It is a Great Vice to Waste the Sermon

pulpitHere is a section from John Calvin’s sermon on I Corinthians 11:17-19.

It is necessary to consider why the Lord wishes that the Church congregate, that there be a certain place, that there be a sanctuary designated for the invocation of his name and the preaching of his word….There must be some goal in order that whatever God has established among us may serve and be useful for our salvation. No one should return home without having gotten some good from the worship service…we come here to hear the word of God, we offer prayers for and with each other and we partake of the sacraments. Afterwards, each one of us in our own home will have some idea of what to do to manifest our Christianity. We must by no means think ourselves acquitted before God because we have heard the sermon each week, prayed in the company of believers, professed our faith, and participated in the sacraments. We must not, I say,  be beguiled into thinking that God is altogether satisfied if we do those things, but we must consider their end and their utility, profiting by being daily confirmed in the fear of God and by the increase of our faith. In brief, we must show that it is not in vain that we have been to the school of our God, for it is indeed a profanation of the doctrine we hear if we continue in the same condition as formerly.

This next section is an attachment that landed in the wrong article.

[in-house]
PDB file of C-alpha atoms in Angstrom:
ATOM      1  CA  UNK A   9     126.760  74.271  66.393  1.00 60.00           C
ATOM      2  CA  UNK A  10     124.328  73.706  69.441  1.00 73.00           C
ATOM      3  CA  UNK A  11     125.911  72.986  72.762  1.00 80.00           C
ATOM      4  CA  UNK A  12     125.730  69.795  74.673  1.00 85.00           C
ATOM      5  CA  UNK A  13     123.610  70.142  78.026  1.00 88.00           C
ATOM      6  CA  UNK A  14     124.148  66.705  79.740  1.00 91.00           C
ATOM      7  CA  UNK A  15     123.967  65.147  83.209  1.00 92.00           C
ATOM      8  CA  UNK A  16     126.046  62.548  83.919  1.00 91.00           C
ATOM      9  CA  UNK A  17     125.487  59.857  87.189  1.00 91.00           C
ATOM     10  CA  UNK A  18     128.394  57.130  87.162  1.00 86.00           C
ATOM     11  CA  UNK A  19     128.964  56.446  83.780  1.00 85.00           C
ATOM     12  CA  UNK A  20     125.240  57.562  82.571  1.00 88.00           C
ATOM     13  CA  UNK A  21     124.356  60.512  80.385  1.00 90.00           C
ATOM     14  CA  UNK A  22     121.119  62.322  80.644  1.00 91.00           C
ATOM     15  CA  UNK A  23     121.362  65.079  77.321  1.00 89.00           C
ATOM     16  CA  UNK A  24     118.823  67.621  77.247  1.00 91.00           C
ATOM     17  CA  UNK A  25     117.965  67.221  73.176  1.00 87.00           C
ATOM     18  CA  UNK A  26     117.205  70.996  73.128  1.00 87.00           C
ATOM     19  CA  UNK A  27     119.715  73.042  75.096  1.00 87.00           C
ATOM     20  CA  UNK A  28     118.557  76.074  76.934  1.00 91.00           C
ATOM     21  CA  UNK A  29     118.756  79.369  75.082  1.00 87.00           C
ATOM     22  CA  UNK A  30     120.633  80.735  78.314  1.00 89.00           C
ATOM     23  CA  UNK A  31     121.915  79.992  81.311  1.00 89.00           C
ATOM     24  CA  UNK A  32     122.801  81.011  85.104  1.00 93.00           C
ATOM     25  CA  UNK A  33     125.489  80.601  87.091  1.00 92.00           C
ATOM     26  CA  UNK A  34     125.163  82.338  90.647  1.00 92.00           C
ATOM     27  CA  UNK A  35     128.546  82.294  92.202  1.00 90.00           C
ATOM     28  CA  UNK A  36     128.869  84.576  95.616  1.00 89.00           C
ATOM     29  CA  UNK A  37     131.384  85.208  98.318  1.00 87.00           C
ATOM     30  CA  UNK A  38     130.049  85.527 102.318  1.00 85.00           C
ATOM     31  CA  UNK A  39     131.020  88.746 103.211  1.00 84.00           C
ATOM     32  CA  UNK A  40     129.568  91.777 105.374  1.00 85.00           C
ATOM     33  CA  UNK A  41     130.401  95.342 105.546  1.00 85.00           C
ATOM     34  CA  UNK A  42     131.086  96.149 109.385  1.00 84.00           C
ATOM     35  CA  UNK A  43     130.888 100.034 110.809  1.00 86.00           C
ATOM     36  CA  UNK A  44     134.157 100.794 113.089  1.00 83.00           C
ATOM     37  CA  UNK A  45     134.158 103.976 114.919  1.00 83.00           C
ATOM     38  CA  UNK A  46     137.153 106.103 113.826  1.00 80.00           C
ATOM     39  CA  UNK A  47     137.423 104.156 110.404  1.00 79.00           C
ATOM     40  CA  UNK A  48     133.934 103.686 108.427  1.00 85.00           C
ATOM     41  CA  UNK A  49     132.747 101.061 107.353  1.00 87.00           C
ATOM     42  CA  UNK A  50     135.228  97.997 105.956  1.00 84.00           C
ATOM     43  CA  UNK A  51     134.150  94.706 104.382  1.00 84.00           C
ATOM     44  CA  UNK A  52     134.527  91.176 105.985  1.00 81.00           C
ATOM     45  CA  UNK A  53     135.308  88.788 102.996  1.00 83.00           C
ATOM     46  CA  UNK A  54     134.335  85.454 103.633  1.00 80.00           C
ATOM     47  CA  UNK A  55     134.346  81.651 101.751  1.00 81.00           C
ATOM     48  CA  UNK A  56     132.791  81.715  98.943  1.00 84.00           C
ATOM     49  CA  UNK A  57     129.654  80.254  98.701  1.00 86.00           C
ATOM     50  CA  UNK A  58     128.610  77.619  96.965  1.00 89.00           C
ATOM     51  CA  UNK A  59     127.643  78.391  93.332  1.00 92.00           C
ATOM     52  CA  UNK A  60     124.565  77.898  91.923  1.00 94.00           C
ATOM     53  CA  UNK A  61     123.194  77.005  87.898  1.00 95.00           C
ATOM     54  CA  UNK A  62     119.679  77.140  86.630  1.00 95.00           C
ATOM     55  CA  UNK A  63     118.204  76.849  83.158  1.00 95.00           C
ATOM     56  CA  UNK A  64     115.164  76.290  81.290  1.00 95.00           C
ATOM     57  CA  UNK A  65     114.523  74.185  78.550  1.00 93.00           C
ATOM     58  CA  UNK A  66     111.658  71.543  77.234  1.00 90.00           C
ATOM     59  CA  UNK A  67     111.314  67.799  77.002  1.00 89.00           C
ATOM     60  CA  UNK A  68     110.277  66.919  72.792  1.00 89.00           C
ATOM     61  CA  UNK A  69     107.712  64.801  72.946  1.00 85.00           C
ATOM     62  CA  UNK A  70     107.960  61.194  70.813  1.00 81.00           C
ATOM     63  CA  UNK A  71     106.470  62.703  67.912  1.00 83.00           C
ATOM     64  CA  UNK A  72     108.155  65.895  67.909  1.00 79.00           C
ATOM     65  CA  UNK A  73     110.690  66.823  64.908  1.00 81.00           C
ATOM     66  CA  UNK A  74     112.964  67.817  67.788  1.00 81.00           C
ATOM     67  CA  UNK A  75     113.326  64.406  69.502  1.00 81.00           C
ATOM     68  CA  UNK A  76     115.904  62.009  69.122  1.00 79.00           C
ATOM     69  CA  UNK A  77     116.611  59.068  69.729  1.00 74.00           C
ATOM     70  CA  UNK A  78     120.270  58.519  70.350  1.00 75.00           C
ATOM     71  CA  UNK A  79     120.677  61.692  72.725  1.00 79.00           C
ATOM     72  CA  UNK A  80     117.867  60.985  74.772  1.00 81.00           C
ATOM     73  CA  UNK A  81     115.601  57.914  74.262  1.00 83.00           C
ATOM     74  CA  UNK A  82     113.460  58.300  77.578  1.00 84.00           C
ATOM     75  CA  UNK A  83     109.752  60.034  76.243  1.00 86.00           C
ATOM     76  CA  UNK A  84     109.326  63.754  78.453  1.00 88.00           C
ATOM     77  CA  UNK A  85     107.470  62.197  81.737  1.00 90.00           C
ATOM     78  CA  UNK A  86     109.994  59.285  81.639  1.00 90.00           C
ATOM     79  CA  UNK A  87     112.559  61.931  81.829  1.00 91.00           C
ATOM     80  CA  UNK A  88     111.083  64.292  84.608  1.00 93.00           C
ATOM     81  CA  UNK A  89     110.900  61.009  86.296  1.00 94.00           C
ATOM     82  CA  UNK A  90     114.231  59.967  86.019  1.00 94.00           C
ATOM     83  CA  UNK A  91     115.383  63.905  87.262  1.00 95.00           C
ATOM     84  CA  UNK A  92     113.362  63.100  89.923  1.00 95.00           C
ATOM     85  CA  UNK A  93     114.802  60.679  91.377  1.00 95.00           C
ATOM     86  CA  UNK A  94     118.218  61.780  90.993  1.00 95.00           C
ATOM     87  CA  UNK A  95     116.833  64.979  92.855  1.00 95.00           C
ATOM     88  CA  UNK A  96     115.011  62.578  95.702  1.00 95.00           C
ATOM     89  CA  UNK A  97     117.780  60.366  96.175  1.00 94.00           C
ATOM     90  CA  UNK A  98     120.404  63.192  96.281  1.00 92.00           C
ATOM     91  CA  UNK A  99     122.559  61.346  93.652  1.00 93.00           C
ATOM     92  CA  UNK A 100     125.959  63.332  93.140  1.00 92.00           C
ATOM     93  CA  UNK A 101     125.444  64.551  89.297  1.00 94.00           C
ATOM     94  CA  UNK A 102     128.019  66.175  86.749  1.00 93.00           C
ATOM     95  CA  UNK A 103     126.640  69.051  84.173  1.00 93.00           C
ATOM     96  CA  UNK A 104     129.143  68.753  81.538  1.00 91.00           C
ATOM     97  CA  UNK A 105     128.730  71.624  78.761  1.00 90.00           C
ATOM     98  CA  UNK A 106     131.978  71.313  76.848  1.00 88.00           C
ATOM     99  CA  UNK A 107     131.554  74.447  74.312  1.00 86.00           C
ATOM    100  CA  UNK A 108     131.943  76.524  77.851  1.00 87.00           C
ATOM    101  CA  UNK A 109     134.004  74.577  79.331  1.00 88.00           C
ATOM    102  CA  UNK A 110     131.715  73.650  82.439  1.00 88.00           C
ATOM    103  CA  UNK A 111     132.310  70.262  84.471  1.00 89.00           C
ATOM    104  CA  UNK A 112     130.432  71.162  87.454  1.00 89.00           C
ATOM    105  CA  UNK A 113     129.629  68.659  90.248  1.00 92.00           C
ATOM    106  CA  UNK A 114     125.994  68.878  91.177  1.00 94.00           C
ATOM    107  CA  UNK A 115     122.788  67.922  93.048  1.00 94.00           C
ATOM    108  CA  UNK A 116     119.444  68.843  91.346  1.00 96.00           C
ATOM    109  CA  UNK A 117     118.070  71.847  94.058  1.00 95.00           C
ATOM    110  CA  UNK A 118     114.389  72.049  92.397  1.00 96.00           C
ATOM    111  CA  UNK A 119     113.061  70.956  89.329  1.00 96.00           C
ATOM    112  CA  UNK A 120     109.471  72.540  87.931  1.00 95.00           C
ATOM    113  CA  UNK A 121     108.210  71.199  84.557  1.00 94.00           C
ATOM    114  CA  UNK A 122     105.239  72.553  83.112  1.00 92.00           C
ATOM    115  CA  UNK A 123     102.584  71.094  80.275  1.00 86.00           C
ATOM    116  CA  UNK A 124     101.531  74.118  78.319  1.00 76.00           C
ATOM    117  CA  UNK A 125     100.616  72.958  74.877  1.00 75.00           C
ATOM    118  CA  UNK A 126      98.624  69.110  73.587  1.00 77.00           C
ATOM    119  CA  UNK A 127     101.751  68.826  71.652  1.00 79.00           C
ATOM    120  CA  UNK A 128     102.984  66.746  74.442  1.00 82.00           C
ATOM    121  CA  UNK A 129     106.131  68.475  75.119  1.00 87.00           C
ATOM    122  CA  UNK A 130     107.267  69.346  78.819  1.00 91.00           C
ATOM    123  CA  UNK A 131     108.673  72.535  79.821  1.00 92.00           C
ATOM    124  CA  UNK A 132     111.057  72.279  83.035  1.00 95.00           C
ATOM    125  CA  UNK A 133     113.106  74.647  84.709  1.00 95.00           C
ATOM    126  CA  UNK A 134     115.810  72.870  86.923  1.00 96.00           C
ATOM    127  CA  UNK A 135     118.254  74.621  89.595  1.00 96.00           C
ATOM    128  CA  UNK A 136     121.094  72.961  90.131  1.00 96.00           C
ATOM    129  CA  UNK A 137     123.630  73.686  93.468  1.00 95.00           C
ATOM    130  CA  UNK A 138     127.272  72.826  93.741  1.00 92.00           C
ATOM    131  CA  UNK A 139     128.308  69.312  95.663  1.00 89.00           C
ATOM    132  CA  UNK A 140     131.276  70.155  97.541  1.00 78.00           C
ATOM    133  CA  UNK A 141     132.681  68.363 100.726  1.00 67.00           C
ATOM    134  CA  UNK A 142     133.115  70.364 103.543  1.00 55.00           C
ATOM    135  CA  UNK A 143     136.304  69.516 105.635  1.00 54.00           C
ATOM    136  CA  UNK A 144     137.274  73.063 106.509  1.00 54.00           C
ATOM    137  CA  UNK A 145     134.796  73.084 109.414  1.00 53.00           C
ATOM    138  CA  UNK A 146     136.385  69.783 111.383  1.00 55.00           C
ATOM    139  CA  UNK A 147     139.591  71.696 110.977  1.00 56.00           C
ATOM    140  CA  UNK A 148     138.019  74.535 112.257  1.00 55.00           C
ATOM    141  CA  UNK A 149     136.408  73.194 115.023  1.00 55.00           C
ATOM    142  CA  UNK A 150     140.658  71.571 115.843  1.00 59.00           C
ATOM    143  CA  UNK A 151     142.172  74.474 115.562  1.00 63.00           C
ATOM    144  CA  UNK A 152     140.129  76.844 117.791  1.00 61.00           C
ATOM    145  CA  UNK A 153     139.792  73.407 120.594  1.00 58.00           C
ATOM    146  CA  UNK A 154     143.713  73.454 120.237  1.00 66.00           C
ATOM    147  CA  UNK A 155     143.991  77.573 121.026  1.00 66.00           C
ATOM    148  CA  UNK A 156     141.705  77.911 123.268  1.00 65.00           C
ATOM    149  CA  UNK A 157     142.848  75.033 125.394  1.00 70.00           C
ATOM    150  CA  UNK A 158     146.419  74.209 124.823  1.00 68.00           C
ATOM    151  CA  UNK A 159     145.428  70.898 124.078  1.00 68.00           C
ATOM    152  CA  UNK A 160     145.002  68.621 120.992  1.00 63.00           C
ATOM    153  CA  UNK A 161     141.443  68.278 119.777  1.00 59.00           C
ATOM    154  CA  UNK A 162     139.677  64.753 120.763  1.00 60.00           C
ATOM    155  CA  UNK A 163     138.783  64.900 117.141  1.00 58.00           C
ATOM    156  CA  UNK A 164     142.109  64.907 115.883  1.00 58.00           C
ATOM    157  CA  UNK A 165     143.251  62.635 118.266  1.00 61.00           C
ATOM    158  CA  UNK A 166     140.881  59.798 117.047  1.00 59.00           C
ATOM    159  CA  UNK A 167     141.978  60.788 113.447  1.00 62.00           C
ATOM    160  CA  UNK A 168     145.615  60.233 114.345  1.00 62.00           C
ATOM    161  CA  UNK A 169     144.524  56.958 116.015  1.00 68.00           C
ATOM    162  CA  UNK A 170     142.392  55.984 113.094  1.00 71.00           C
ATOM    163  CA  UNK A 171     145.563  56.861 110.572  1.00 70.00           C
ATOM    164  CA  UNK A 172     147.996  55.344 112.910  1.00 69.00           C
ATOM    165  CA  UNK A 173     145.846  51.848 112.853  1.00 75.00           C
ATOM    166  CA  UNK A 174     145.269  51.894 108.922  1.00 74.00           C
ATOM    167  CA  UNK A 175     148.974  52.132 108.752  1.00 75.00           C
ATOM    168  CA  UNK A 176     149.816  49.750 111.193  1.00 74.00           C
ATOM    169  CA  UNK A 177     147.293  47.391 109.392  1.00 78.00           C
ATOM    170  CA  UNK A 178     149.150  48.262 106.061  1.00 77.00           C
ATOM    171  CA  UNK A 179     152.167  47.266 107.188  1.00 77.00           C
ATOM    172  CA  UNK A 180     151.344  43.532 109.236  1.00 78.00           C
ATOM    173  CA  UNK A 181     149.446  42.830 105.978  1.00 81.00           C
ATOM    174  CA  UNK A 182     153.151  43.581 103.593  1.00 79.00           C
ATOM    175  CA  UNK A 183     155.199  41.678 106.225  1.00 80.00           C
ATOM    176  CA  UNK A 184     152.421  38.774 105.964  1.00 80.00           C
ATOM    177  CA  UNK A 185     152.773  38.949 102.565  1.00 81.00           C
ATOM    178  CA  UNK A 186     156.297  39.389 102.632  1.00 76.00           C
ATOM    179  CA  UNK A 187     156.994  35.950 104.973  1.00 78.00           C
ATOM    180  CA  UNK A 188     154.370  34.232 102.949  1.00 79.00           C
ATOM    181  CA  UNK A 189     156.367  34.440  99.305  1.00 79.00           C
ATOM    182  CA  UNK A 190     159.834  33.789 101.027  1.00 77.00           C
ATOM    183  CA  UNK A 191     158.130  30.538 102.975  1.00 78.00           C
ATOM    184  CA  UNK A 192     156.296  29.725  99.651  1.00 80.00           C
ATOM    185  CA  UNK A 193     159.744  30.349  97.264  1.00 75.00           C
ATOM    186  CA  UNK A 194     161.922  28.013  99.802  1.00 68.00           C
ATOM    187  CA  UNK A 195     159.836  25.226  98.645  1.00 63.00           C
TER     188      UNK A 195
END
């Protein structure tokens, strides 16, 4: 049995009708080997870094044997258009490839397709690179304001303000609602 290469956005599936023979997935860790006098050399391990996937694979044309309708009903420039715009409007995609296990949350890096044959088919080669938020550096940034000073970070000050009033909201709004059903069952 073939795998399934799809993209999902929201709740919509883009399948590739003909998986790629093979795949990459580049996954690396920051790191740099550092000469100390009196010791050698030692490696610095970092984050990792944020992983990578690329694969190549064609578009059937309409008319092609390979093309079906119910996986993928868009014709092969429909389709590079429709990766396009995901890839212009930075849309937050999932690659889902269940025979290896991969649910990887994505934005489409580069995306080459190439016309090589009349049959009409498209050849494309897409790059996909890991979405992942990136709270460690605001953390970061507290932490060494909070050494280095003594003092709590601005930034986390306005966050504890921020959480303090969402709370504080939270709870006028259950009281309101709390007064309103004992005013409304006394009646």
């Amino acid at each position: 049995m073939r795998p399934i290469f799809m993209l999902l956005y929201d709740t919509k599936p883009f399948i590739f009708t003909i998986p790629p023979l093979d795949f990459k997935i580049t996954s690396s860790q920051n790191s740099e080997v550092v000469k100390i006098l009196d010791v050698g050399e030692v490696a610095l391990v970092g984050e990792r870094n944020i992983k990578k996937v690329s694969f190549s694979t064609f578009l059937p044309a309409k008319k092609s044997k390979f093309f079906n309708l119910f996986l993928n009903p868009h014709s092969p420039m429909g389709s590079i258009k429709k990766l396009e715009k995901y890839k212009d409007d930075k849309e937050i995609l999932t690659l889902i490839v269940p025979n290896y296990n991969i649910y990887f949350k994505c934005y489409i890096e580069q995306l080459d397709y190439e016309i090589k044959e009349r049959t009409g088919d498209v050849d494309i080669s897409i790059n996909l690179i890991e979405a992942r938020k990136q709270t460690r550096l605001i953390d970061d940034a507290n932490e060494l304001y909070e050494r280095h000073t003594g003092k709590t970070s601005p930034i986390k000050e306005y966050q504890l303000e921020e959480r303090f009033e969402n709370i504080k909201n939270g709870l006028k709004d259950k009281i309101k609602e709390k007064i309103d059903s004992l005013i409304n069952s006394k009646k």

[Later he says]: This is an exceedingly great and intolerable vice. The result is that we assemble in worship and our lives do not show any semblance of improvement. We act as if we had never heard a single word, had never been instructed in the will of God. If we differ in no respect from those misfortunates who have received no instruction, do we not thereby show that we scorned God every time we come the sanctuary in his name? It is flagrant hypocrisy and duplicity to claim that it is to offer ourselves sacrificially to God when we come to hear his word and yet depart without having been edified by it.

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Snoring, Vomiting, and Flirting During Calvin’s Sermons